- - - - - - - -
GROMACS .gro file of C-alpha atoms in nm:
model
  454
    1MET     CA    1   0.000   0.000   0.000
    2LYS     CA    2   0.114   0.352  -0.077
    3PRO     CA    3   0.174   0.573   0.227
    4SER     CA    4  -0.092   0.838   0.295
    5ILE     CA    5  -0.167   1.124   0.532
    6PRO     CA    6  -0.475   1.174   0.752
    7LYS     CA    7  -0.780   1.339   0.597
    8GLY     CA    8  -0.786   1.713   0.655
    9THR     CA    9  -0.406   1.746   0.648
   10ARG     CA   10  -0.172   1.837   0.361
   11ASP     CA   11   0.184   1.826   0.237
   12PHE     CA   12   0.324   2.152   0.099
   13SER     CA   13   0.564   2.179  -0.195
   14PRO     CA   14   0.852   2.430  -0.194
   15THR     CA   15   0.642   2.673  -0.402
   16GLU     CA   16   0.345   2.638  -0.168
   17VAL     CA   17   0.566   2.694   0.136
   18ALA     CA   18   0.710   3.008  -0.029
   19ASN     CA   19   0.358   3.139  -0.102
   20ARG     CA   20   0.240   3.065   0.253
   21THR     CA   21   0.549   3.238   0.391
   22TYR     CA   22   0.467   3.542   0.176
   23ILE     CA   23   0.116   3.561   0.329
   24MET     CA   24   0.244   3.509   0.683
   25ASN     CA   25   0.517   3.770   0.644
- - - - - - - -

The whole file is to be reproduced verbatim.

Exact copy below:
GROMACS .gro file of C-alpha atoms in nm:
model
  454
    1MET     CA    1   0.000   0.000   0.000
    2LYS     CA    2   0.114   0.352  -0.077
    3PRO     CA    3   0.174   0.573   0.227
    4SER     CA    4  -0.092   0.838   0.295
    5ILE     CA    5  -0.167   1.124   0.532
    6PRO     CA    6  -0.475   1.174   0.752
    7LYS     CA    7  -0.780   1.339   0.597
    8GLY     CA    8  -0.786   1.713   0.655
    9THR     CA    9  -0.406   1.746   0.648
   10ARG     CA   10  -0.172   1.837   0.361
   11ASP     CA   11   0.184   1.826   0.237
   12PHE     CA   12   0.324   2.152   0.099
   13SER     CA   13   0.564   2.179  -0.195
   14PRO     CA   14   0.852   2.430  -0.194
   15THR     CA   15   0.642   2.673  -0.402
   16GLU     CA   16   0.345   2.638  -0.168
   17VAL     CA   17   0.566   2.694   0.136
   18ALA     CA   18   0.710   3.008  -0.029
   19ASN     CA   19   0.358   3.139  -0.102
   20ARG     CA   20   0.240   3.065   0.253
   21THR     CA   21   0.549   3.238   0.391
   22TYR     CA   22   0.467   3.542   0.176
   23ILE     CA   23   0.116   3.561   0.329
   24MET     CA   24   0.244   3.509   0.683
   25ASN     CA   25   0.517   3.770   0.644